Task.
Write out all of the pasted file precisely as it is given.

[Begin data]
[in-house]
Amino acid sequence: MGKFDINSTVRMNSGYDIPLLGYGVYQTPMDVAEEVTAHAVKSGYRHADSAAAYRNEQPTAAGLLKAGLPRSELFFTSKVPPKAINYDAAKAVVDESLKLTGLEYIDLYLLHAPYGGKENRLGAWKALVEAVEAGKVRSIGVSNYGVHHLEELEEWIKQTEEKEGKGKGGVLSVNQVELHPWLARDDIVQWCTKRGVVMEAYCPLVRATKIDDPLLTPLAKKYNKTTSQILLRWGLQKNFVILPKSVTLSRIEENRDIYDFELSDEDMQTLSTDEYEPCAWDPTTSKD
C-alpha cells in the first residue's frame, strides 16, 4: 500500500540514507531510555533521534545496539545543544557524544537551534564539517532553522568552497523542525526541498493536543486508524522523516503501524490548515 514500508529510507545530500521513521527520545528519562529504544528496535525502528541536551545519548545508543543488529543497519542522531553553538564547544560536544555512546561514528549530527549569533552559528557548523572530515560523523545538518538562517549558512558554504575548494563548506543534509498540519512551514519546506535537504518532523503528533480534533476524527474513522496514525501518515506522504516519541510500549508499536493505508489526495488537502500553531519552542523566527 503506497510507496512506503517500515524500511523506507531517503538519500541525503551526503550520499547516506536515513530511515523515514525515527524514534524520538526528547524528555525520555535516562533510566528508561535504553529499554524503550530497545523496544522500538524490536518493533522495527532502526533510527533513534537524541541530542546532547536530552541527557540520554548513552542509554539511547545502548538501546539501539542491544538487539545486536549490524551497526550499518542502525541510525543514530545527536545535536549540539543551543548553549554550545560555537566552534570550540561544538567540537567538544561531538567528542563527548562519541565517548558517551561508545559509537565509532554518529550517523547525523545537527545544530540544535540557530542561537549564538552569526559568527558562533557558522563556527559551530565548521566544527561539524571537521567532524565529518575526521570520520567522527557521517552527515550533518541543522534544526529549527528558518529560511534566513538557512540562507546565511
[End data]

[in-house]
Amino acid sequence: MGKFDINSTVRMNSGYDIPLLGYGVYQTPMDVAEEVTAHAVKSGYRHADSAAAYRNEQPTAAGLLKAGLPRSELFFTSKVPPKAINYDAAKAVVDESLKLTGLEYIDLYLLHAPYGGKENRLGAWKALVEAVEAGKVRSIGVSNYGVHHLEELEEWIKQTEEKEGKGKGGVLSVNQVELHPWLARDDIVQWCTKRGVVMEAYCPLVRATKIDDPLLTPLAKKYNKTTSQILLRWGLQKNFVILPKSVTLSRIEENRDIYDFELSDEDMQTLSTDEYEPCAWDPTTSKD
C-alpha cells in the first residue's frame, strides 16, 4: 500500500540514507531510555533521534545496539545543544557524544537551534564539517532553522568552497523542525526541498493536543486508524522523516503501524490548515 514500508529510507545530500521513521527520545528519562529504544528496535525502528541536551545519548545508543543488529543497519542522531553553538564547544560536544555512546561514528549530527549569533552559528557548523572530515560523523545538518538562517549558512558554504575548494563548506543534509498540519512551514519546506535537504518532523503528533480534533476524527474513522496514525501518515506522504516519541510500549508499536493505508489526495488537502500553531519552542523566527 503506497510507496512506503517500515524500511523506507531517503538519500541525503551526503550520499547516506536515513530511515523515514525515527524514534524520538526528547524528555525520555535516562533510566528508561535504553529499554524503550530497545523496544522500538524490536518493533522495527532502526533510527533513534537524541541530542546532547536530552541527557540520554548513552542509554539511547545502548538501546539501539542491544538487539545486536549490524551497526550499518542502525541510525543514530545527536545535536549540539543551543548553549554550545560555537566552534570550540561544538567540537567538544561531538567528542563527548562519541565517548558517551561508545559509537565509532554518529550517523547525523545537527545544530540544535540557530542561537549564538552569526559568527558562533557558522563556527559551530565548521566544527561539524571537521567532524565529518575526521570520520567522527557521517552527515550533518541543522534544526529549527528558518529560511534566513538557512540562507546565511